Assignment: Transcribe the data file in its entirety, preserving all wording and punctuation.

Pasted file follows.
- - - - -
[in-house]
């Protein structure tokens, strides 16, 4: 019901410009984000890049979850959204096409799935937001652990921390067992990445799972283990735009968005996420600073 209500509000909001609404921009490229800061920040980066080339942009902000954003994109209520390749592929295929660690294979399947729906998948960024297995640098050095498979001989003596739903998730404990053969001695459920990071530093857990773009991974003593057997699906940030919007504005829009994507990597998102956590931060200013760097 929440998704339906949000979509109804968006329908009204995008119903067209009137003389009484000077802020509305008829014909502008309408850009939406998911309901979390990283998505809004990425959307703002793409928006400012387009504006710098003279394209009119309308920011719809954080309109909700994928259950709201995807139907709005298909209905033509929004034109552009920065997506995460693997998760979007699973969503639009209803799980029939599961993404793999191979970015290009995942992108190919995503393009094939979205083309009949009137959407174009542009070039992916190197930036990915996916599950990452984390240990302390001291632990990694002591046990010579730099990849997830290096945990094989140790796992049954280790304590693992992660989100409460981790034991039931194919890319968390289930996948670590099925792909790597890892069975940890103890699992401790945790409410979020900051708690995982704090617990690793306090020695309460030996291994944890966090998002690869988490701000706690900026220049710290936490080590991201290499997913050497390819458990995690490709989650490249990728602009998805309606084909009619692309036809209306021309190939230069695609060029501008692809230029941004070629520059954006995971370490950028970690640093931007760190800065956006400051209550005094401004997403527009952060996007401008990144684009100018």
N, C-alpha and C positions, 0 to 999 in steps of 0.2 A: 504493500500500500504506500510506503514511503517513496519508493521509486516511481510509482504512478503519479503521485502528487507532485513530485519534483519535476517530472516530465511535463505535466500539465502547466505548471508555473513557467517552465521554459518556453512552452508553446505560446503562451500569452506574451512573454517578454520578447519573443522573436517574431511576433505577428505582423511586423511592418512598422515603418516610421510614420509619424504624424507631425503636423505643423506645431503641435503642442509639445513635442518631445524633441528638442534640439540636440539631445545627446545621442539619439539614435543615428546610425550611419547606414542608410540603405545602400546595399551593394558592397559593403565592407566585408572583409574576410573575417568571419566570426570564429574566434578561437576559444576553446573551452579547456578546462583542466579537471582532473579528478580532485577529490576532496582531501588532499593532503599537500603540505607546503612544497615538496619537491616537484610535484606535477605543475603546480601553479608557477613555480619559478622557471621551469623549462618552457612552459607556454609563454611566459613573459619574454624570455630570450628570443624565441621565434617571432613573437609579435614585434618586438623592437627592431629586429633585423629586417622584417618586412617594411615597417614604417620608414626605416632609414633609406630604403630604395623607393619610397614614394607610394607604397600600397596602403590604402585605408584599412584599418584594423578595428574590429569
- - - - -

[in-house]
């Protein structure tokens, strides 16, 4: 019901410009984000890049979850959204096409799935937001652990921390067992990445799972283990735009968005996420600073 209500509000909001609404921009490229800061920040980066080339942009902000954003994109209520390749592929295929660690294979399947729906998948960024297995640098050095498979001989003596739903998730404990053969001695459920990071530093857990773009991974003593057997699906940030919007504005829009994507990597998102956590931060200013760097 929440998704339906949000979509109804968006329908009204995008119903067209009137003389009484000077802020509305008829014909502008309408850009939406998911309901979390990283998505809004990425959307703002793409928006400012387009504006710098003279394209009119309308920011719809954080309109909700994928259950709201995807139907709005298909209905033509929004034109552009920065997506995460693997998760979007699973969503639009209803799980029939599961993404793999191979970015290009995942992108190919995503393009094939979205083309009949009137959407174009542009070039992916190197930036990915996916599950990452984390240990302390001291632990990694002591046990010579730099990849997830290096945990094989140790796992049954280790304590693992992660989100409460981790034991039931194919890319968390289930996948670590099925792909790597890892069975940890103890699992401790945790409410979020900051708690995982704090617990690793306090020695309460030996291994944890966090998002690869988490701000706690900026220049710290936490080590991201290499997913050497390819458990995690490709989650490249990728602009998805309606084909009619692309036809209306021309190939230069695609060029501008692809230029941004070629520059954006995971370490950028970690640093931007760190800065956006400051209550005094401004997403527009952060996007401008990144684009100018």
N, C-alpha and C positions, 0 to 999 in steps of 0.2 A: 504493500500500500504506500510506503514511503517513496519508493521509486516511481510509482504512478503519479503521485502528487507532485513530485519534483519535476517530472516530465511535463505535466500539465502547466505548471508555473513557467517552465521554459518556453512552452508553446505560446503562451500569452506574451512573454517578454520578447519573443522573436517574431511576433505577428505582423511586423511592418512598422515603418516610421510614420509619424504624424507631425503636423505643423506645431503641435503642442509639445513635442518631445524633441528638442534640439540636440539631445545627446545621442539619439539614435543615428546610425550611419547606414542608410540603405545602400546595399551593394558592397559593403565592407566585408572583409574576410573575417568571419566570426570564429574566434578561437576559444576553446573551452579547456578546462583542466579537471582532473579528478580532485577529490576532496582531501588532499593532503599537500603540505607546503612544497615538496619537491616537484610535484606535477605543475603546480601553479608557477613555480619559478622557471621551469623549462618552457612552459607556454609563454611566459613573459619574454624570455630570450628570443624565441621565434617571432613573437609579435614585434618586438623592437627592431629586429633585423629586417622584417618586412617594411615597417614604417620608414626605416632609414633609406630604403630604395623607393619610397614614394607610394607604397600600397596602403590604402585605408584599412584599418584594423578595428574590429569